|Surviving Human Nature|
Surviving Human Nature
I am convinced that human nature involves a collection of tendencies and contradictions that have prevailed for hundreds of thousands of years and will not change in the foreseeable future. The basic expressions of humans are now inflected by a huge increase in population. The idea of a global community was based on wealth creation and the hope of social innovation. Some observers have been optimistic, but the reality is that problems have increased with population growth and events are monotonously recurrent - only the names and places change. The behaviors remain the same. While news reporting is focused on samples of current events called “news” there are underlying scripts that repeat with many variations. The news is not new. The scripts are built into human nature and will not charge in any foreseeable future.
I am impressed by optimistic humans who work to solve the world's problems even when successes are modest. Problems recur. Success turns to failure. In this 21st century, a more realistic philosophy of human life is required as we recognize that it is impossible to permanently change human nature by social and political means - by education, persuasion, coercion and law.
Leaning and Guha-Sapir summarized the threats to humans in the 21st century:” The effects of armed conflict and natural disasters on global public health are widespread. In the years ahead, the international community must address the root causes of these crises. Natural disasters, particularly floods and storms, will become more frequent and severe because of climate change. Organized deadly onslaughts against civilian populations will continue, fueled by the availability of small arms, persistent social and political inequities, and, increasingly, by a struggle for natural resources. These events affect the mortality, morbidity, and well-being of large populations. Humanitarian relief will always be required, and there is a demonstrable need, as in other areas of global health, to place greater emphasis on prevention and mitigation... armed conflicts persist, with entrenched internal violence lasting for years, in countries such as Sudan, The eastern Democratic Republic of Congo and Kenya.) Advances in small-arms technology and struggles over natural resources of international value (water, oil , natural gas and rare minerals) make conflict resolution challenging. Civilians bear the burden. Families are forced to move from their homes to escape internecine violence. Refugees cross national borders and are legally entitled to assistance in United Nations (UN)–managed camps. But increasingly since the mid-1980s, people have been unable to cross international frontiers and so remain internally displaced. They are often at higher risk for malnutrition and disease than residents or refugees. (Natural Disasters, Armed Conflict, and Public Health. Jennifer Leaning and Debarati Guha-Sapir. N Engl J Med 2013; 369:1836-1842 November 7, 2013)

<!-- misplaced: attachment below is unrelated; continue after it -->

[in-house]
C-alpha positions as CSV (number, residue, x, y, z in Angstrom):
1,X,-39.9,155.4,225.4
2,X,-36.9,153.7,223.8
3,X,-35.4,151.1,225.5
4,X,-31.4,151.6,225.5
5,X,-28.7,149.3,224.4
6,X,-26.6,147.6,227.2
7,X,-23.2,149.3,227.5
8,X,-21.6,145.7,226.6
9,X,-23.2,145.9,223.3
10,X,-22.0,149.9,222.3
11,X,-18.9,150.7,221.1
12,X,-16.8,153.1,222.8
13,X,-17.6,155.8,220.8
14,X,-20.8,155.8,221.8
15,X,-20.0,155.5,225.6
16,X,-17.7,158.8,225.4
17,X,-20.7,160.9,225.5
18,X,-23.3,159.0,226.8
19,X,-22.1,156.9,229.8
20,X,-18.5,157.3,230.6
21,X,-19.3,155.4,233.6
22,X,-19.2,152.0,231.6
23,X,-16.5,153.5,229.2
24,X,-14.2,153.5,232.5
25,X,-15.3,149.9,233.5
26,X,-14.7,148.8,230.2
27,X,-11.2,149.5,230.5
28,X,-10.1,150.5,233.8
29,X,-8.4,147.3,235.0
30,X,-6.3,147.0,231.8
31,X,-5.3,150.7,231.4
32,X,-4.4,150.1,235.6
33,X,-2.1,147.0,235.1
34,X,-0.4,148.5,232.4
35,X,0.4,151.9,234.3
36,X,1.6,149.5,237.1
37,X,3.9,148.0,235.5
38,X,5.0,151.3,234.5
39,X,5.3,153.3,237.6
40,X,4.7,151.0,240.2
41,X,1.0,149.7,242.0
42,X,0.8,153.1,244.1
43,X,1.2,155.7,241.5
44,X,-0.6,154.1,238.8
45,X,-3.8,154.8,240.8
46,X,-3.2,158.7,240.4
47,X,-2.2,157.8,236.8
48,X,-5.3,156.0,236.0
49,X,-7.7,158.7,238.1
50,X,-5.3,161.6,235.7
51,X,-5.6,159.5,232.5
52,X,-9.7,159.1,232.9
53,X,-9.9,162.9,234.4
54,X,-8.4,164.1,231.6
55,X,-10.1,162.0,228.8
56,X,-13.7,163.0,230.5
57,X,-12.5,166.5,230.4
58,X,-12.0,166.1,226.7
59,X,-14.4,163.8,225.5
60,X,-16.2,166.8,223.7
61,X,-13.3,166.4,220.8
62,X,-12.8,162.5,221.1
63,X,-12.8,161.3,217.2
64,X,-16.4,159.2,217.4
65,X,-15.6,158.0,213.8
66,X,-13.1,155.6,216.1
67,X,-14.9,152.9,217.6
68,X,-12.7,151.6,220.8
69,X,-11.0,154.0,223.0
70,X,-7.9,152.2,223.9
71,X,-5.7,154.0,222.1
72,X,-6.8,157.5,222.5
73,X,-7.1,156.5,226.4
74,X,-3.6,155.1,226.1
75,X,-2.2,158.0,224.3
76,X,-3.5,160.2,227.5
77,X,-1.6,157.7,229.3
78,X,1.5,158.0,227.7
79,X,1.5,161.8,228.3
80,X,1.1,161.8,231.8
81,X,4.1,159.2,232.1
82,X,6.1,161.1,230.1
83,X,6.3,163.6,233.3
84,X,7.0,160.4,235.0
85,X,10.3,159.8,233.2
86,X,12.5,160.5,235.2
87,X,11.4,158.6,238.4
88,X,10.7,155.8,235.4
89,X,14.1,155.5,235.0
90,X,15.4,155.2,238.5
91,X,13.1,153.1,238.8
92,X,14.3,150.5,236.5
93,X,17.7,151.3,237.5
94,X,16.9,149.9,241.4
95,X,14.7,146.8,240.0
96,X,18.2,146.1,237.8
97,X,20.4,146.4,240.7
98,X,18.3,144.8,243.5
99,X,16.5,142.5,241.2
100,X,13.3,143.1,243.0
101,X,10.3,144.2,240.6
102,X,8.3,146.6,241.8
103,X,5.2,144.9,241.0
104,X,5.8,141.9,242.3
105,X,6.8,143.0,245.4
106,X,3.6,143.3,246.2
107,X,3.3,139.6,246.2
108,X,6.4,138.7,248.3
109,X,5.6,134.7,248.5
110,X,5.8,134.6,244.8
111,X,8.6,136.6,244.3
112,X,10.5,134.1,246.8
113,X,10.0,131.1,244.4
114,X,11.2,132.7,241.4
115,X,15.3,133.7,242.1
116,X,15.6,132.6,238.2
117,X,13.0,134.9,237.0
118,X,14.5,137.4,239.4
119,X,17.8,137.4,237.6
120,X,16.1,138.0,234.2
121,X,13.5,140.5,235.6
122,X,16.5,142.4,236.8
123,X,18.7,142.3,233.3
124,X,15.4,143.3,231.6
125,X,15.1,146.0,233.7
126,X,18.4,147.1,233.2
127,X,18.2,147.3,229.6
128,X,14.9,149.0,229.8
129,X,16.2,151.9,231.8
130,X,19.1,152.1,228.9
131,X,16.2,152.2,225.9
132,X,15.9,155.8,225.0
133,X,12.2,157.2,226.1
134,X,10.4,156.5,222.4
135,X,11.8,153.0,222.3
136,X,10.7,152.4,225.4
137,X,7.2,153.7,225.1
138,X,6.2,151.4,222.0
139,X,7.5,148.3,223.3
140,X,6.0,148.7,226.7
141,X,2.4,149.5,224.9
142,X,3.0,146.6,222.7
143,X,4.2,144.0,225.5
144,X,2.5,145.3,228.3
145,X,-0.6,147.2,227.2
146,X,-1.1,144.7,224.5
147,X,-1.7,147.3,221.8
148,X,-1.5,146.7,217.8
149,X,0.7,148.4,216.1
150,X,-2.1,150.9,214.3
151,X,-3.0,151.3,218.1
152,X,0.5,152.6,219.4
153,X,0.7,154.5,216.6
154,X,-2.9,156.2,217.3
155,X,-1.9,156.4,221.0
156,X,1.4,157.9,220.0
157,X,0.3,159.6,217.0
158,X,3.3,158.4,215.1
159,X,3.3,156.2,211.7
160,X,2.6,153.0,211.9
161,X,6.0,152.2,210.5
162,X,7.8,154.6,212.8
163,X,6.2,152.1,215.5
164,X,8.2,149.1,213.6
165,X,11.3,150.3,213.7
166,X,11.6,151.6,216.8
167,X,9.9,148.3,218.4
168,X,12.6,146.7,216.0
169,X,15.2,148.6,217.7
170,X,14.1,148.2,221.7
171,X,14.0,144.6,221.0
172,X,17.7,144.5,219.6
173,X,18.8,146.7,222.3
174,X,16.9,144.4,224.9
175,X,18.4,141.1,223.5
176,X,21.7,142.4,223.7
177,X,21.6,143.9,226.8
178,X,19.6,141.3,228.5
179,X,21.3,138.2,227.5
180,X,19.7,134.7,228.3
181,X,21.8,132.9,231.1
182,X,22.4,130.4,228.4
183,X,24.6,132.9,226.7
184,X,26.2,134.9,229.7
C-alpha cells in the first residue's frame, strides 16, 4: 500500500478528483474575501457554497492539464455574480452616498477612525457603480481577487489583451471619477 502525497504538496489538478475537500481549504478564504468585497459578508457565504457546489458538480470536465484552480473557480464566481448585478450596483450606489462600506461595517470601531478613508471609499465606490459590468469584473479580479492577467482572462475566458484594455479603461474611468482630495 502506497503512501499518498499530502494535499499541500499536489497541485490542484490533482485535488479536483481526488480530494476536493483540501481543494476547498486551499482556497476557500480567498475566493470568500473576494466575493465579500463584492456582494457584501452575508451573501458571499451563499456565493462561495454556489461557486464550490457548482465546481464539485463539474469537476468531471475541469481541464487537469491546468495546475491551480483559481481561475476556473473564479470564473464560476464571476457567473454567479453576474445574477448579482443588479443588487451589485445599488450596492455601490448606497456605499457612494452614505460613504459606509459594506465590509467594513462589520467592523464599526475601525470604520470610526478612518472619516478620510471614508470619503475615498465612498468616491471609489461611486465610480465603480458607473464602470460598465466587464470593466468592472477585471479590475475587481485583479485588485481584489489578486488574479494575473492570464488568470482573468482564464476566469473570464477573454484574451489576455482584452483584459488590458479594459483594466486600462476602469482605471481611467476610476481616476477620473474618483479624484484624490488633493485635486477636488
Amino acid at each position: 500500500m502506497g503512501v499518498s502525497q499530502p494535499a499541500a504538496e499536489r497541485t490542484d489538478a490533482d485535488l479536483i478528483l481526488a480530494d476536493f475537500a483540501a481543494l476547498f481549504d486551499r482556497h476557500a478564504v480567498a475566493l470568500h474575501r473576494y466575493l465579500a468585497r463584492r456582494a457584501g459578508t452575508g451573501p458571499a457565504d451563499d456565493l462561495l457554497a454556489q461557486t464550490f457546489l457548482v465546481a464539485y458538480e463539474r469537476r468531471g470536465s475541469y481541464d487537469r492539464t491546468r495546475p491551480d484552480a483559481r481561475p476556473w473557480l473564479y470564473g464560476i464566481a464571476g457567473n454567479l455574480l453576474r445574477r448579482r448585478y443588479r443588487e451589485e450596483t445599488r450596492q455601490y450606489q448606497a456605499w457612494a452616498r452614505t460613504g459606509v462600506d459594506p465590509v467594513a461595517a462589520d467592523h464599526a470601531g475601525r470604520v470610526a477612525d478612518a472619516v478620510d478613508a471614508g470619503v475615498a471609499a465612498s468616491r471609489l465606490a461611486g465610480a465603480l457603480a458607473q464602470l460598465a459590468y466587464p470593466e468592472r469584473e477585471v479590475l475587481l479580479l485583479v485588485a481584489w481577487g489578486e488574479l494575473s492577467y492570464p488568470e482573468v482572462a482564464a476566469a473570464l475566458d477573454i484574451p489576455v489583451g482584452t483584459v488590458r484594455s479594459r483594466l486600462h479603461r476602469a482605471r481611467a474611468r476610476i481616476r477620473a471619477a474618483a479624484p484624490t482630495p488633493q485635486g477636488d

In Surviving Human Nature, I review the most urgent problems that all humans share. I suggest solutions based on a current and detailed understanding of human nature. I realize that all the issues I discuss are complex. My goal is to harvest some of the best ideas from a voluminous literature and present these ideas with insights into human biology and human history. I am examining the negative features of humans without relinquishing hope. I am naturally optimistic and I have enjoyed a privileged life. At the same time, I am well informed and not afraid to confront the negative aspects of my nature and human nature in general.